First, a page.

SALT LAKE CITY – January 24, 2018 – Utah Gov. Gary Herbert and Treasurer David
Damschen today announced that S&P Global, Moody’s Investors Service and Fitch Ratings have
reaffirmed the State’s AAA credit rating – the highest rating a state can receive.
“I am proud that Utah is once again among only a handful of states to receive a AAA rating by
all three rating agencies. This impressive accomplishment and Utah’s broad economic success
can be largely credited to our conservative approach to budgeting, debt management and other
financial policies,” Gov. Herbert said. “In Utah, we are thorough and collaborative in our fiscal
management, and I applaud the Utah team for this collective achievement.”
Agencies base their ratings on a range of financial, economic, managerial and institutional
factors. Utah’s history of continuous AAA bond ratings dates back to 1965, when S&P initiated
its rating system. The State’s AAA rating with Moody’s commenced in 1973 and with Fitch
Ratings in 1992.
“Maintaining the highest credit ratings saves Utah taxpayer dollars by allowing us to finance
large projects at the lowest interest rates available. High ratings also signal to investors that the
State can and will meet its financial obligations to pay both interest and principal,” Treasurer
Damschen said. “These ratings are indicative of good financial management practices and a
As cited in the rating reports, the agencies’ rationales for Utah’s ratings include:
- A diverse and rapidly growing economy, with a young, well-educated workforce, job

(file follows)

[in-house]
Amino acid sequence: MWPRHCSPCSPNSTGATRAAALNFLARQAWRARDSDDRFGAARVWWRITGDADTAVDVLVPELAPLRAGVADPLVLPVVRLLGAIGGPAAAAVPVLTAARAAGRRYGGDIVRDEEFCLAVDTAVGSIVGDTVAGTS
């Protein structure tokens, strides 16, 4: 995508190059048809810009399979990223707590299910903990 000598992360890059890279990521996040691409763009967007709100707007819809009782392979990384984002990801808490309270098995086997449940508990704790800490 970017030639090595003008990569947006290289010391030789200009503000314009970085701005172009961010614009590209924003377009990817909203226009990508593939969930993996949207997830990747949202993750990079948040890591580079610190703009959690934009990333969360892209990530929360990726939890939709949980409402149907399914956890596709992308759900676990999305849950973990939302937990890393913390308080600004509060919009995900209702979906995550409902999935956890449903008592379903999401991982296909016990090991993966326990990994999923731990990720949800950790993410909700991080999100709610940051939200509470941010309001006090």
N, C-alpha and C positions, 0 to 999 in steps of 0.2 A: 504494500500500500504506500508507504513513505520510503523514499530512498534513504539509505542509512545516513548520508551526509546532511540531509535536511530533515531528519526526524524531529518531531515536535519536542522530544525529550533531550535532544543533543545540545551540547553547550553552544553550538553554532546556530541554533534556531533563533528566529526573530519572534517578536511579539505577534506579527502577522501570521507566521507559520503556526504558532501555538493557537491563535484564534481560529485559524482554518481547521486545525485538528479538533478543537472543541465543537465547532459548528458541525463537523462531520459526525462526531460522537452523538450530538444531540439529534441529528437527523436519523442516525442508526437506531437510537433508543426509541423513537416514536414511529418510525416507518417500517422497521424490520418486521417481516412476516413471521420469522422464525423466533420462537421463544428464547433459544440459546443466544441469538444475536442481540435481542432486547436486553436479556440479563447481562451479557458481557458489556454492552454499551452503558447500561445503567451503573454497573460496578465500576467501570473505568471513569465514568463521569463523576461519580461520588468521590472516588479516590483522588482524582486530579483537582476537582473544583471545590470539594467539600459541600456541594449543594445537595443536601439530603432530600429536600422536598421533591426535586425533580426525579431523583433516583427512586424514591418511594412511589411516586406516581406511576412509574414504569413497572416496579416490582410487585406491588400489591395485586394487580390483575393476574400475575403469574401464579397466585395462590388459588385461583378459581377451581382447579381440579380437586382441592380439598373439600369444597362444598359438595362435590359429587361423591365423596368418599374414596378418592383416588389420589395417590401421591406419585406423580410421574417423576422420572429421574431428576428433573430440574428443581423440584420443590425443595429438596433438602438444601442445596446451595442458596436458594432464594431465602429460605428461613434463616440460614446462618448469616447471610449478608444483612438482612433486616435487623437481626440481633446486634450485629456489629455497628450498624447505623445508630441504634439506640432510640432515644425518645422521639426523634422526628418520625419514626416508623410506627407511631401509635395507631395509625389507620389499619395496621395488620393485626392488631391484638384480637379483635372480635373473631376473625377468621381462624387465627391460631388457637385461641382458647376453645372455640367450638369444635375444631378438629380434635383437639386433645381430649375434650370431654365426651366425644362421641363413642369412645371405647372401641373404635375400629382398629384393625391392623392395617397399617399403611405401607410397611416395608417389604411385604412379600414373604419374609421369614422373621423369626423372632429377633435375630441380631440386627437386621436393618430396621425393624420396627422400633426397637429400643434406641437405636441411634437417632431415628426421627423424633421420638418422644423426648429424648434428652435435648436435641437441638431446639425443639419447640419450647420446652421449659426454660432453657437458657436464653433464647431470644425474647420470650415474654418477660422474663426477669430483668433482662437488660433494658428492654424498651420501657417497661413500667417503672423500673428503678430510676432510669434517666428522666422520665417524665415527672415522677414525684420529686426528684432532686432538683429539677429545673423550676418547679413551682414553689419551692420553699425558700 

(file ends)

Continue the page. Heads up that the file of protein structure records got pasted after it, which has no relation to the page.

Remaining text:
growth across most major sectors and an unemployment rate that is among the lowest of
the 50 states.
- Strong growth in Utah’s broad-based revenues, reflecting the breadth of the economy
and its strong growth potential.
- Continued good financial management and structurally balanced financial operations,
including proactive budget adjustments to maintain adequate rainy-day reserves,
conservative estimates of revenue growth and ample liquidity with no need to access
external markets for cash flow.
- A conservative approach to debt, which is closely managed through both constitutional
and statutory formula.
- Low and quickly amortizing debt, despite the demands of population growth. Combined
tax-supported debt per capita of $808, or 1.6% of state GDP and 2.0% of total personal
- Low long-term liabilities, with the combined burden of net tax-supported debt and
unfunded pension liabilities equal to 3.9% of personal income, compared to the 6%
median for U.S. states.
- A strong governmental framework, with a constitutional requirement to maintain a
balanced budget and a fiscal policy that allows for changes to the revenue structure and
program spending by a simple majority of the legislature.
- A demonstrated ability to take prompt action to maintain budgetary balance as well as to
restore fiscal flexibility during growth periods, while managing pressures associated
with a growing population.
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